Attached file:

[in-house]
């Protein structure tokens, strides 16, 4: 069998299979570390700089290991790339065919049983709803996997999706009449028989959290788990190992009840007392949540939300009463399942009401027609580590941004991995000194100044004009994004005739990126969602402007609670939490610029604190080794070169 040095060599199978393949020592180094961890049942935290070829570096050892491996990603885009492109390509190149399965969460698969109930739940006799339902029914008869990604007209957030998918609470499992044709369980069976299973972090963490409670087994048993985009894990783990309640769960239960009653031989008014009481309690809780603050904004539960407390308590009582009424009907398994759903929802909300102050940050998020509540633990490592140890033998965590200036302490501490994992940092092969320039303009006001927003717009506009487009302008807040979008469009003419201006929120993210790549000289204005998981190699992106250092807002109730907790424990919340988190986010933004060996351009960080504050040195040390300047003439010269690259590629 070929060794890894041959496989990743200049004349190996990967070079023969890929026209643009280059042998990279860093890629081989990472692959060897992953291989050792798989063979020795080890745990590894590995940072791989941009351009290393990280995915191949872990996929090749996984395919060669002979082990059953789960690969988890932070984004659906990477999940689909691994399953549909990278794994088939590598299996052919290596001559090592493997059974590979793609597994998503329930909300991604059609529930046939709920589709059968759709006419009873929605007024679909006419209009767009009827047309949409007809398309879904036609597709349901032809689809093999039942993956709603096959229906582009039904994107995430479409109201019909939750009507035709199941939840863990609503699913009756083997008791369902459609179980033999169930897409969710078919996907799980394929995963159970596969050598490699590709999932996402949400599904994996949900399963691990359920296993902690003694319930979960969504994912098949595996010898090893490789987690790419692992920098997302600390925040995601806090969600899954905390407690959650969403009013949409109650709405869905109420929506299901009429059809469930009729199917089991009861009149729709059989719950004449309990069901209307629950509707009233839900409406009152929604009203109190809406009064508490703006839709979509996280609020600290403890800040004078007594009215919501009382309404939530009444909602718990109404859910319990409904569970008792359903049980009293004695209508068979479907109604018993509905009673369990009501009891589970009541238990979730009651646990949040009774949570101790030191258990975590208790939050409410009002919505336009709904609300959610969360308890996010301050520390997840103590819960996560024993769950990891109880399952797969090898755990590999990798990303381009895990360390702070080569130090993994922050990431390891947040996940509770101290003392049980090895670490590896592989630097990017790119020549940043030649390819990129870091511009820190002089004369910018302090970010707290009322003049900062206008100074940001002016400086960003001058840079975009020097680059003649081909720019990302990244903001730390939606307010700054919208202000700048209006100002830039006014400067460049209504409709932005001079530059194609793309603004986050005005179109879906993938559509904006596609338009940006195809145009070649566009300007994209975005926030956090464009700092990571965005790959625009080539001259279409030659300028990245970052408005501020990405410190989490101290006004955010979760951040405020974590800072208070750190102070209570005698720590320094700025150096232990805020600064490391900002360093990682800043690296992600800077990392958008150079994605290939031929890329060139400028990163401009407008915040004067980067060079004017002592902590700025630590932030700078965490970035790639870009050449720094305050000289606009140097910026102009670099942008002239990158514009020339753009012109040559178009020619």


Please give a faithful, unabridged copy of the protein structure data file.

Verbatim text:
[in-house]
């Protein structure tokens, strides 16, 4: 069998299979570390700089290991790339065919049983709803996997999706009449028989959290788990190992009840007392949540939300009463399942009401027609580590941004991995000194100044004009994004005739990126969602402007609670939490610029604190080794070169 040095060599199978393949020592180094961890049942935290070829570096050892491996990603885009492109390509190149399965969460698969109930739940006799339902029914008869990604007209957030998918609470499992044709369980069976299973972090963490409670087994048993985009894990783990309640769960239960009653031989008014009481309690809780603050904004539960407390308590009582009424009907398994759903929802909300102050940050998020509540633990490592140890033998965590200036302490501490994992940092092969320039303009006001927003717009506009487009302008807040979008469009003419201006929120993210790549000289204005998981190699992106250092807002109730907790424990919340988190986010933004060996351009960080504050040195040390300047003439010269690259590629 070929060794890894041959496989990743200049004349190996990967070079023969890929026209643009280059042998990279860093890629081989990472692959060897992953291989050792798989063979020795080890745990590894590995940072791989941009351009290393990280995915191949872990996929090749996984395919060669002979082990059953789960690969988890932070984004659906990477999940689909691994399953549909990278794994088939590598299996052919290596001559090592493997059974590979793609597994998503329930909300991604059609529930046939709920589709059968759709006419009873929605007024679909006419209009767009009827047309949409007809398309879904036609597709349901032809689809093999039942993956709603096959229906582009039904994107995430479409109201019909939750009507035709199941939840863990609503699913009756083997008791369902459609179980033999169930897409969710078919996907799980394929995963159970596969050598490699590709999932996402949400599904994996949900399963691990359920296993902690003694319930979960969504994912098949595996010898090893490789987690790419692992920098997302600390925040995601806090969600899954905390407690959650969403009013949409109650709405869905109420929506299901009429059809469930009729199917089991009861009149729709059989719950004449309990069901209307629950509707009233839900409406009152929604009203109190809406009064508490703006839709979509996280609020600290403890800040004078007594009215919501009382309404939530009444909602718990109404859910319990409904569970008792359903049980009293004695209508068979479907109604018993509905009673369990009501009891589970009541238990979730009651646990949040009774949570101790030191258990975590208790939050409410009002919505336009709904609300959610969360308890996010301050520390997840103590819960996560024993769950990891109880399952797969090898755990590999990798990303381009895990360390702070080569130090993994922050990431390891947040996940509770101290003392049980090895670490590896592989630097990017790119020549940043030649390819990129870091511009820190002089004369910018302090970010707290009322003049900062206008100074940001002016400086960003001058840079975009020097680059003649081909720019990302990244903001730390939606307010700054919208202000700048209006100002830039006014400067460049209504409709932005001079530059194609793309603004986050005005179109879906993938559509904006596609338009940006195809145009070649566009300007994209975005926030956090464009700092990571965005790959625009080539001259279409030659300028990245970052408005501020990405410190989490101290006004955010979760951040405020974590800072208070750190102070209570005698720590320094700025150096232990805020600064490391900002360093990682800043690296992600800077990392958008150079994605290939031929890329060139400028990163401009407008915040004067980067060079004017002592902590700025630590932030700078965490970035790639870009050449720094305050000289606009140097910026102009670099942008002239990158514009020339753009012109040559178009020619």